Rutgers university department of history

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16. Jan. Orientations
23. Jan. Roman Period, I.

Suetonius, “ Life of Augustus,” in Edwards, trans., Lives of the Twelve Caesars, pp.

Gospel of John (Bible)

Gospel of Mary, in Robinson, The Nag Hammadi Library in English, pp. 471-473.

NB: From the beginning of the semester, students should begin to consider possible topics for term papers. Abstracts of papers will be presented during the fifth and sixth weeks of the term. Parts of class sessions will be devoted to this discussion.
30. Jan. Roman Period, II

Athanasius, “Life of Athanasius,” in Gregg, Athanasius, pp. 29-79.

Gregory of Nyssa, “Life of St. Macrina,” in Petersen, Handmaids of the Lord, pp. 51-86.
6. Feb. Early Medieval Period, I

Bede the Venerable, A History of the English Church and People, Book 4, cc. 21-24 (Hilda); Book 5, cc. 15-20 (Wilfrid), pp. 243-253, 299-314.

Einhard, “Life of Charlemagne,” in Dutton, Charlemagne’s Courtier, pp. 15-39.

Janet Nelson, “Did Charlemagne Have a Private Life?,” in Bates et all., Writing Medieval Biography, 750-1250, pp. 15-28.

13. Feb. Early Medieval Period, II

Anonymous, “Life of St. Clotilde,” in McNamara et all., Sainted Women of the Dark Ages, pp. 38-50.

Gregory of Tours, History of the Franks, Book 2, prol. - Book 4.1, pp. 101-197.

Anonymous, Encomium Emmae Reginae; Epitaph of Adelheid, in Giles, ed., Queenship and Sanctity, pp. 71-87 (The “Older Life” of Queen Mathilda), 128-143 (Odilo of Cluny, The Epitaph of Adelheid).

Pauline Stafford, “Writing the Biography of Eleventh-Century Queens,” in Bates et all., Writing Medieval Biography, 750-1250, pp. 99-110.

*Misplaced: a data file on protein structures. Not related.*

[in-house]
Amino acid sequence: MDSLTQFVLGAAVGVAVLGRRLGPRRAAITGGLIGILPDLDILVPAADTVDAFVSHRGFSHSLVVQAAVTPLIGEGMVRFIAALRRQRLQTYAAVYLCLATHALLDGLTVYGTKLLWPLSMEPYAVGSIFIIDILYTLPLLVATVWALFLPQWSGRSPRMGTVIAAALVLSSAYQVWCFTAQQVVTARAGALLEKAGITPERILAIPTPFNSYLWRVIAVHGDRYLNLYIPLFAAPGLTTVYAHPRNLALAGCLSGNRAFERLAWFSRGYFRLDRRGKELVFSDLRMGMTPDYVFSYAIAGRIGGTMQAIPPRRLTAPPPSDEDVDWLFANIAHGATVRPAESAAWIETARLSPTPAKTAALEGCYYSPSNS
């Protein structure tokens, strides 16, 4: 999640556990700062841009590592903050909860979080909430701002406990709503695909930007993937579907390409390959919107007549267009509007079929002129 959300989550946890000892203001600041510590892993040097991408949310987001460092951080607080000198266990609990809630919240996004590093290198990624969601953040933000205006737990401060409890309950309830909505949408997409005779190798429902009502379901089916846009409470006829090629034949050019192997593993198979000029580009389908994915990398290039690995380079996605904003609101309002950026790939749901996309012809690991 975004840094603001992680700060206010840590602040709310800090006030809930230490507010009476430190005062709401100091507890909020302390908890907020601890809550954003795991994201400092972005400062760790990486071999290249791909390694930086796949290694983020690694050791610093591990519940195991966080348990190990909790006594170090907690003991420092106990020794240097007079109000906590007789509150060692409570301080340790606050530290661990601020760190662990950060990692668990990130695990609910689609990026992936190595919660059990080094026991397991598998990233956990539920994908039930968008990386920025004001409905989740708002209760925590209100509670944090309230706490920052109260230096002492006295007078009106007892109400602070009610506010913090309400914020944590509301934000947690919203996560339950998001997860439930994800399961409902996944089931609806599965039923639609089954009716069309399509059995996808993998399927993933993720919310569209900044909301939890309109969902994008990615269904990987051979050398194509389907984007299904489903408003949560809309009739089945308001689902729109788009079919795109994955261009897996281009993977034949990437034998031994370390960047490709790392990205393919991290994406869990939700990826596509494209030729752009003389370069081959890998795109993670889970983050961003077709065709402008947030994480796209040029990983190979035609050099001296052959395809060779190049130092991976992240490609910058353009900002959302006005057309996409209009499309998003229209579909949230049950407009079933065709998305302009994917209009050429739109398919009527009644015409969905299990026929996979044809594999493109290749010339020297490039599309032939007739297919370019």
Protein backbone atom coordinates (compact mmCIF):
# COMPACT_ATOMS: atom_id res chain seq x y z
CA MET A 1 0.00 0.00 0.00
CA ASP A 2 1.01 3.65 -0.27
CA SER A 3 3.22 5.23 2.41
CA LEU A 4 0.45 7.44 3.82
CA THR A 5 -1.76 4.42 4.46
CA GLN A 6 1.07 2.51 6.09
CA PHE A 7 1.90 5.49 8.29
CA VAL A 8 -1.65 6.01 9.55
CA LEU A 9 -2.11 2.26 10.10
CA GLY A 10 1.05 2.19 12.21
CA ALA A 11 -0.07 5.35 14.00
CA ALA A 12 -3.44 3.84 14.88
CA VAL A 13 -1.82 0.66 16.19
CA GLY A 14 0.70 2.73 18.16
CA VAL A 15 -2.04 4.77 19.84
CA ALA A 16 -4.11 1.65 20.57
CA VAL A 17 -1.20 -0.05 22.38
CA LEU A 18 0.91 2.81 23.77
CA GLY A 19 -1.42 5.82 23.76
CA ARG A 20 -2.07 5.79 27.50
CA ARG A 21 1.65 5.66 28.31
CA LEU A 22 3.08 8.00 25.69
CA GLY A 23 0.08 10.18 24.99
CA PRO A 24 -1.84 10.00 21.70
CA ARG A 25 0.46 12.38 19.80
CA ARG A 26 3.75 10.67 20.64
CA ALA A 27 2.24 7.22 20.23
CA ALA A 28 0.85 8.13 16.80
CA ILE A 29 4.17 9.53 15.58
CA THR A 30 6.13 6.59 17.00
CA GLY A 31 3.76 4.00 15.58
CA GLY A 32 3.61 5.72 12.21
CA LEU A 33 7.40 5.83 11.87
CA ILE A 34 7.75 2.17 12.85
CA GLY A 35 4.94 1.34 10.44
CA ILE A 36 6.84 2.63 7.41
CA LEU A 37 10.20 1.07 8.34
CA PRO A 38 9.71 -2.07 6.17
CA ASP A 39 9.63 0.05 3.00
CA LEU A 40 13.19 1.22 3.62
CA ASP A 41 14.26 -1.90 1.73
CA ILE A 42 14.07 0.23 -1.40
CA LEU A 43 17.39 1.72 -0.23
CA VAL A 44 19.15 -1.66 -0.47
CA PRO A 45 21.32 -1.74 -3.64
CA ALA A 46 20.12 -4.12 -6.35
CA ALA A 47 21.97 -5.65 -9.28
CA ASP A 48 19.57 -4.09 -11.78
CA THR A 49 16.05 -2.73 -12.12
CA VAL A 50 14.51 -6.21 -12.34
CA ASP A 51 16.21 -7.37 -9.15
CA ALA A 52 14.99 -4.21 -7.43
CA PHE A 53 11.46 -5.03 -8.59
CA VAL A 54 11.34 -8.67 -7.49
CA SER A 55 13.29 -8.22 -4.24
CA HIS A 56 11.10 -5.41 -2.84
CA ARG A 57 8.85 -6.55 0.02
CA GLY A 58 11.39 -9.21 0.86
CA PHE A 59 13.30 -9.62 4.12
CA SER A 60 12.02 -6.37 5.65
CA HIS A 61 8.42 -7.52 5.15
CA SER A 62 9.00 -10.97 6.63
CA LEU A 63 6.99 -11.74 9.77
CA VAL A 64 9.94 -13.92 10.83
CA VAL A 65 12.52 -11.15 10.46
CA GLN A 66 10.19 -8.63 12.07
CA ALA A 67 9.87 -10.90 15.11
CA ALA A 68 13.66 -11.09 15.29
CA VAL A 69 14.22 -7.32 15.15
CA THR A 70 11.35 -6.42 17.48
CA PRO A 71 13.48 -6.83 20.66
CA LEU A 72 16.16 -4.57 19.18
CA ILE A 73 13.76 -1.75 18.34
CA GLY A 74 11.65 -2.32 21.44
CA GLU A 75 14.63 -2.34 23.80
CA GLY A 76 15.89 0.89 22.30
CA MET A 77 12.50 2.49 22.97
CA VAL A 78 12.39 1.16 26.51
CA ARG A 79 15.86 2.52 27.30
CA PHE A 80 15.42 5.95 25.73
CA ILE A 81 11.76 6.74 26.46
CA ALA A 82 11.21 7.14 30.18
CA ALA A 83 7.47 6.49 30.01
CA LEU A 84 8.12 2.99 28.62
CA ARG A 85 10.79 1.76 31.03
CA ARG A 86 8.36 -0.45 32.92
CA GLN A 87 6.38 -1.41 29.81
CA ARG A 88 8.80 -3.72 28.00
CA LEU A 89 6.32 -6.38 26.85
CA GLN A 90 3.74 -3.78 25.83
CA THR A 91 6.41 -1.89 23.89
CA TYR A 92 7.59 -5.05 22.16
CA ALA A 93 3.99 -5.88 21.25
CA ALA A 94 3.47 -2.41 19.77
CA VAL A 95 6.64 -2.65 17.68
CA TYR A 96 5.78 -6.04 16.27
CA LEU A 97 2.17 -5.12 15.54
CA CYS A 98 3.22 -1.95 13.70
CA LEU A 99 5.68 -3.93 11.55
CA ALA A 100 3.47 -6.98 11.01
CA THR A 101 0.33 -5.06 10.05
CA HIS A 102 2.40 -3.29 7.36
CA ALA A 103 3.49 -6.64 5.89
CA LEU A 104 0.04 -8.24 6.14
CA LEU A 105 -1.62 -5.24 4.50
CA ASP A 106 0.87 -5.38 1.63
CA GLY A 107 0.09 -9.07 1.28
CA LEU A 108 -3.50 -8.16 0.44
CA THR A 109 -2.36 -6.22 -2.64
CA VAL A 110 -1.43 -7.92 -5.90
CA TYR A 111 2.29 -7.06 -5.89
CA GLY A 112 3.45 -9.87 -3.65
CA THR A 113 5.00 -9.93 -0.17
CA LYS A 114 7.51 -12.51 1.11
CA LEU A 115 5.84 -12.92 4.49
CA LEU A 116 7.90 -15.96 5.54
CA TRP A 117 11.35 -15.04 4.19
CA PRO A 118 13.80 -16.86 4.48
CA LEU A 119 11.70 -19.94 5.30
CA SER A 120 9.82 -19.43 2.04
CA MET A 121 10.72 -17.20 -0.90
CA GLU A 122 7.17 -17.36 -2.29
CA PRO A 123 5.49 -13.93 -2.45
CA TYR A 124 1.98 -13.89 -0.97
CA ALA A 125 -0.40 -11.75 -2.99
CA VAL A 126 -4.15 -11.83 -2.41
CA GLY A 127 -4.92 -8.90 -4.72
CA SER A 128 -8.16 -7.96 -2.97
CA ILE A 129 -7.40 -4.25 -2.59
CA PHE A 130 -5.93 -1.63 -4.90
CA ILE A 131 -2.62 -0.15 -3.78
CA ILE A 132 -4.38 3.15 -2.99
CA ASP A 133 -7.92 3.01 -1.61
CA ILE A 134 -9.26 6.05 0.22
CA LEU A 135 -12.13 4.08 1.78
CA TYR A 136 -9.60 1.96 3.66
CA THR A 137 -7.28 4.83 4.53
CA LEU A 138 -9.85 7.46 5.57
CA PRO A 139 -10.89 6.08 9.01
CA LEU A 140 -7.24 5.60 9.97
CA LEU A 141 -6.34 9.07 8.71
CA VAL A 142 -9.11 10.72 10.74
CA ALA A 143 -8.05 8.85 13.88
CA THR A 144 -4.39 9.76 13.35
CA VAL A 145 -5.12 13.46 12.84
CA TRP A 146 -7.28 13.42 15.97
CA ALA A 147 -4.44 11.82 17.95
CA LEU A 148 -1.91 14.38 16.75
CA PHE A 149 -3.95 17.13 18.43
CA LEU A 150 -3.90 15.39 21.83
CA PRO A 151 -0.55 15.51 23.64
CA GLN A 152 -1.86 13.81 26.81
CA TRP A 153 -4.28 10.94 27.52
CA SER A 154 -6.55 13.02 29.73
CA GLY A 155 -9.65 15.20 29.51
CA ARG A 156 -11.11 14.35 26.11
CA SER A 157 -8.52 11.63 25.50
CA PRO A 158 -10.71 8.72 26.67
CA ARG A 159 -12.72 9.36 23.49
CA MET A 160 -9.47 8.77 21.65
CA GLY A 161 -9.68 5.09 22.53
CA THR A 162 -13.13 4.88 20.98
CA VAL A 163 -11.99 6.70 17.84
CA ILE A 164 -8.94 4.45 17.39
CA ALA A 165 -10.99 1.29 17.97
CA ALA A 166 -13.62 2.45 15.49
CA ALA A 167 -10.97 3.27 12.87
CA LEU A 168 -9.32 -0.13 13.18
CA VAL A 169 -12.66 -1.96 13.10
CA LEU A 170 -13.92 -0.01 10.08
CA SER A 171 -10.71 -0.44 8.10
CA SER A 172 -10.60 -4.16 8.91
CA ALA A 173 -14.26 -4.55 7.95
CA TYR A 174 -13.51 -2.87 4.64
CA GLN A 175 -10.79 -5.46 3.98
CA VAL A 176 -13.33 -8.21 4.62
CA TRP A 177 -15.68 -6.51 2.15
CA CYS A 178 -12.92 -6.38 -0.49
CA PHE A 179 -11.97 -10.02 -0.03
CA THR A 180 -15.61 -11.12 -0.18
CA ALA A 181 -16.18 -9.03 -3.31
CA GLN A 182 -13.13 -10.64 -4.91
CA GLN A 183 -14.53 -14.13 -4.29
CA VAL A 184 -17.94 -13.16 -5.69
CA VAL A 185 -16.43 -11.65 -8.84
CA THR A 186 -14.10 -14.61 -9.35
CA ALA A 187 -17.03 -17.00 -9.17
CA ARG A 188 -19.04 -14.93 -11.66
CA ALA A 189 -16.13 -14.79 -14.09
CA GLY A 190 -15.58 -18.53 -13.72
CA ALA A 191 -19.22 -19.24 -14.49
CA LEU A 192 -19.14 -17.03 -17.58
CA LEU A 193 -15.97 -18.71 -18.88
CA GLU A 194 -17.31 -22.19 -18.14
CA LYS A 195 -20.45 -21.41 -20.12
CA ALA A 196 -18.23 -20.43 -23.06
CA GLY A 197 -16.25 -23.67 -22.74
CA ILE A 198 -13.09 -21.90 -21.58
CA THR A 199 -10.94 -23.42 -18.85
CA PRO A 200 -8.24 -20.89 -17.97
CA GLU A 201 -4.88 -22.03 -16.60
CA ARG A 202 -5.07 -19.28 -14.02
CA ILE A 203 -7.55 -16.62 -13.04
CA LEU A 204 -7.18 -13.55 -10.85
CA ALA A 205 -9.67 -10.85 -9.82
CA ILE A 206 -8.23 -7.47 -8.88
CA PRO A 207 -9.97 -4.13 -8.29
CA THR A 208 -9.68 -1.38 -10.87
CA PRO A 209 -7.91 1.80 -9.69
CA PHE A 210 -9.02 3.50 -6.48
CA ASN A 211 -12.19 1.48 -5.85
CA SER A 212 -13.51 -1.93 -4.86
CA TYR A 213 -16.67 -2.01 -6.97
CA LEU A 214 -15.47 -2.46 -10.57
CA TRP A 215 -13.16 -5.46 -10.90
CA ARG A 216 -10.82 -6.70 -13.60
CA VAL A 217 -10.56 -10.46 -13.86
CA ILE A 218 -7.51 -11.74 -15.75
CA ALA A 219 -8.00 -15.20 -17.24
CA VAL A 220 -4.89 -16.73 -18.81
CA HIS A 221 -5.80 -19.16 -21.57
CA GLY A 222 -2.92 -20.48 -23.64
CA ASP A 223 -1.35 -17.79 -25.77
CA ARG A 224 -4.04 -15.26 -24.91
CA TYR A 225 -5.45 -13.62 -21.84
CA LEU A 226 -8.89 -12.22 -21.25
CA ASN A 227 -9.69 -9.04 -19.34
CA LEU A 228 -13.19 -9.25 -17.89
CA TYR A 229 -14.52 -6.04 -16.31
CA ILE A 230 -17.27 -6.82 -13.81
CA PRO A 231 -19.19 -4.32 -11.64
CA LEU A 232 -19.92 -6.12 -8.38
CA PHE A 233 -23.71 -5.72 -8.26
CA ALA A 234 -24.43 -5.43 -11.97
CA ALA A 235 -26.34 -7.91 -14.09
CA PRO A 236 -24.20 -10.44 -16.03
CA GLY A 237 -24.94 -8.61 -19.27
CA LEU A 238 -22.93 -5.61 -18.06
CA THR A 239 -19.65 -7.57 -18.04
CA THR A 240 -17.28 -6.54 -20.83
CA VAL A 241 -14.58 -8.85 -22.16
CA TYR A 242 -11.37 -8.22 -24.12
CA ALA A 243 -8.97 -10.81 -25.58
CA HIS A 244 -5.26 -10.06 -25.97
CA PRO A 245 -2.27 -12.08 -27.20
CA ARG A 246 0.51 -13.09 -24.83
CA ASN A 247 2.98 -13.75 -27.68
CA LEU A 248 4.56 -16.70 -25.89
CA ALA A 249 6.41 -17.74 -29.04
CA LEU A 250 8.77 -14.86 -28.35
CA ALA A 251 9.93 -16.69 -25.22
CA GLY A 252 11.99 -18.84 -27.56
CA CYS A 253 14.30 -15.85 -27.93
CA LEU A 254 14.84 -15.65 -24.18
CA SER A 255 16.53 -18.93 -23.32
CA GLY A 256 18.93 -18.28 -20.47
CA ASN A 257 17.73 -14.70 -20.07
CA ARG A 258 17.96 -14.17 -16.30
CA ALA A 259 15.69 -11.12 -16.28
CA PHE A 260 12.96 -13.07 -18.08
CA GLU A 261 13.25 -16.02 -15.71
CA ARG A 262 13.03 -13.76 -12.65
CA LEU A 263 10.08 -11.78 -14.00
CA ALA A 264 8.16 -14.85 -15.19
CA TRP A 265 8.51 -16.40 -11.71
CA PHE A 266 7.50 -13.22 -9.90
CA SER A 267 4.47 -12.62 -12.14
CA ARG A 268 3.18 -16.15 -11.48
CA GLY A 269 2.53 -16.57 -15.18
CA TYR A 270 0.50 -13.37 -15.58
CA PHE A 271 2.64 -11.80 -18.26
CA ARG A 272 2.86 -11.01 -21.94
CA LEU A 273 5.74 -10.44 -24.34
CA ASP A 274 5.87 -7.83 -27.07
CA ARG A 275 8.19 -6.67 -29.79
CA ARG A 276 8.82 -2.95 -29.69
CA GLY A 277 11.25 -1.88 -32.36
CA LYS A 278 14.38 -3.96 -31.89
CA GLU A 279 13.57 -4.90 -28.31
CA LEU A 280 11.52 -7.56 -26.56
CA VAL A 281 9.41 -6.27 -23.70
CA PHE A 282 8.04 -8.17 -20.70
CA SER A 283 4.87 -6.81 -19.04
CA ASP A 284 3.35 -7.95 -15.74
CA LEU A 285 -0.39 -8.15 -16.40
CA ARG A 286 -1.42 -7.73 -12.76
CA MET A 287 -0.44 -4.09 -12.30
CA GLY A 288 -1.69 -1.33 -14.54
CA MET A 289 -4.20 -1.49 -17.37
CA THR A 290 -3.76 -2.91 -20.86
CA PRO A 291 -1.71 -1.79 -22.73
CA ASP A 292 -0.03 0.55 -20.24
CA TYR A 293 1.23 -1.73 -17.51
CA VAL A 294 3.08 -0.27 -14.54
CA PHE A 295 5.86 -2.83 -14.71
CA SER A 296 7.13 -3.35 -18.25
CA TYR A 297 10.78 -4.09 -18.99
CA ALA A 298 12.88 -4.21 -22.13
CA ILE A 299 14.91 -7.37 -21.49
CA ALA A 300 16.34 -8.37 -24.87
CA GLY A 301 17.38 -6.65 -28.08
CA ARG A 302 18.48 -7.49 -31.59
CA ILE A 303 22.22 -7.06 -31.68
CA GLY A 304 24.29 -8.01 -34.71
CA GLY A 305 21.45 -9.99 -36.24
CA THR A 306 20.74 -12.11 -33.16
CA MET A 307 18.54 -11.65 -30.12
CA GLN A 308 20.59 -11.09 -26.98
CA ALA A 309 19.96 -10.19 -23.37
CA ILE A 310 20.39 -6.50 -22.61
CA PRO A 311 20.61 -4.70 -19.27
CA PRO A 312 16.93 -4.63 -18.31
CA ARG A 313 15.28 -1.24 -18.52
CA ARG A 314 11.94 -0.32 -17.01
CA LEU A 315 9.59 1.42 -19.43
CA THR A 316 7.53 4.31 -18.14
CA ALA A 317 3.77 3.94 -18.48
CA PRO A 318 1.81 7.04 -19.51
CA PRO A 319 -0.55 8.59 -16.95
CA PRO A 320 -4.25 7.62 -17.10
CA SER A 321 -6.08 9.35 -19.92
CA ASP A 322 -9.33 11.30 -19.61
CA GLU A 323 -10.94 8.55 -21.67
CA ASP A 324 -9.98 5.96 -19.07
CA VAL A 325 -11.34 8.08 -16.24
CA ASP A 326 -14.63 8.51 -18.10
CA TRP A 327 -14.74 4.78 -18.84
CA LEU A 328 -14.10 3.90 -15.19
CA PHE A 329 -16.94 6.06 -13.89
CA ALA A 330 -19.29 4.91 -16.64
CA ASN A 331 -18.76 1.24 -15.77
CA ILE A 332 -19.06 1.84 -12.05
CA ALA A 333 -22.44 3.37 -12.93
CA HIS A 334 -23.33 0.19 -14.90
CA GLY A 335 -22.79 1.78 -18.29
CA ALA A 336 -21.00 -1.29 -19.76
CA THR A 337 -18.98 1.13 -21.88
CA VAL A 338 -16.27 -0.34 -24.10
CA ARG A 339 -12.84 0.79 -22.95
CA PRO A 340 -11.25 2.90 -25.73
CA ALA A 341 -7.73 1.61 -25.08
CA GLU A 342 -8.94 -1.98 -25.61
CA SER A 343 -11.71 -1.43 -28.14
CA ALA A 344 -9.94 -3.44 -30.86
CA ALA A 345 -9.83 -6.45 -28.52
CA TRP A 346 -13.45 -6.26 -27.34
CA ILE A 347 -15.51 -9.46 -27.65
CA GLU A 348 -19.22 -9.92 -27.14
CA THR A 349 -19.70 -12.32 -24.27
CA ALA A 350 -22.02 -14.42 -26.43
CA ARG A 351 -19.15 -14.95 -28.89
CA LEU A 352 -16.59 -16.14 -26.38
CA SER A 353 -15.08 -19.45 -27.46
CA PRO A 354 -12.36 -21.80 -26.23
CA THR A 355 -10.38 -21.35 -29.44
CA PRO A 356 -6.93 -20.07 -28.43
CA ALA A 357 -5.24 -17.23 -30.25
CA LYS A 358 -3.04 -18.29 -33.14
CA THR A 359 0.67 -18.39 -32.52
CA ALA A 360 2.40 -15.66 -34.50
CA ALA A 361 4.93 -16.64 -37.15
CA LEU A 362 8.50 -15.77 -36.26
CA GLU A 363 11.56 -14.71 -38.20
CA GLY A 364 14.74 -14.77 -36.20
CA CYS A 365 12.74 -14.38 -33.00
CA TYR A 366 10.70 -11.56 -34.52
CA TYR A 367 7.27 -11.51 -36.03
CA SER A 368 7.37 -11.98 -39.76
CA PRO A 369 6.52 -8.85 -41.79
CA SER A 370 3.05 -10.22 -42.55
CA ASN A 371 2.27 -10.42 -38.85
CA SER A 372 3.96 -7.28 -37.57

20. February. Twelfth-Century Renaissance, I

Anonymous, “The Life of the Emperor Henry IV,” in Mommsen and Morrison, Imperial Lives and Letters, pp. 101-137.

Jay Rubenstein, “Biography and Autobiography in the Middle Ages,” in Partner, Writing Medieval History, pp. 22-41.

NB: During the fifth and sixth weeks of the term, we will begin to discuss proposals for individual research topics. The topics are to be set down as written abstracts, and presented orally with some detail at class sessions during those weeks.

27. Feb. Twelfth-Century Renaissance, II

Guibert of Nogent, A Monk’s Confession.

Nancy Partner, “The Hidden Self: Psychoanalysis and the Textual Unconscious,” in Partner, ed., Writing Medieval History, pp. 42-64.

6. Mar. Twelfth-Century Renaissance, III

Herman-Judah, “A Short Account of His Own Conversion,” in Morrison, Conversion and Text, pp. 76-113.

10.-18. March. SPRING RECESS.
20. March. Twelfth-Century Renaissance, IV

Anonymous, The Life of Christina of Markyate.

27. March. Twelfth-Century Renaissance, V

Eadmer, Life of St. Anselm, Archbishop of Canterbury: preface, Book 1: chapters 1-6, 15-19, 21-22, 30, 33-35; Book 2: chapters 1-2, 4-5, 7-10, 13-14, 17, 20-24, 28-31, 33, 40-50, 54-72; pp. 1-2, 3-11, 24-31, 35-40, 50-54, 59-73, 80-84, 88-89, 91-100, 103-109, 110-112, 117-128, 132-151

Nicholas Vincent, “The Strange Case of the Missing Biographies: The Lives of the Plantagenet Kings of England, 1154-1272,: in Bates et all., Writing Medieval Biography, 750-1250, pp. 237-257.
3. April. No class meeting. Individual Conferences.
10. April. No class meeting. Drafts of research projects are due.
17. April. Class meetings resume.
24. April. Round-table discussion of individual papers. Students should provide each member of the seminar with a copy of their papers two days in advance of this meeting (i. e., no later than 22. April).
The final examination in this course is scheduled for Tuesday, 8. May, 8:00-11:00AM. Though there will be no final examination, the final drafts of term papers are due no later than 11:00AM on 8. May.

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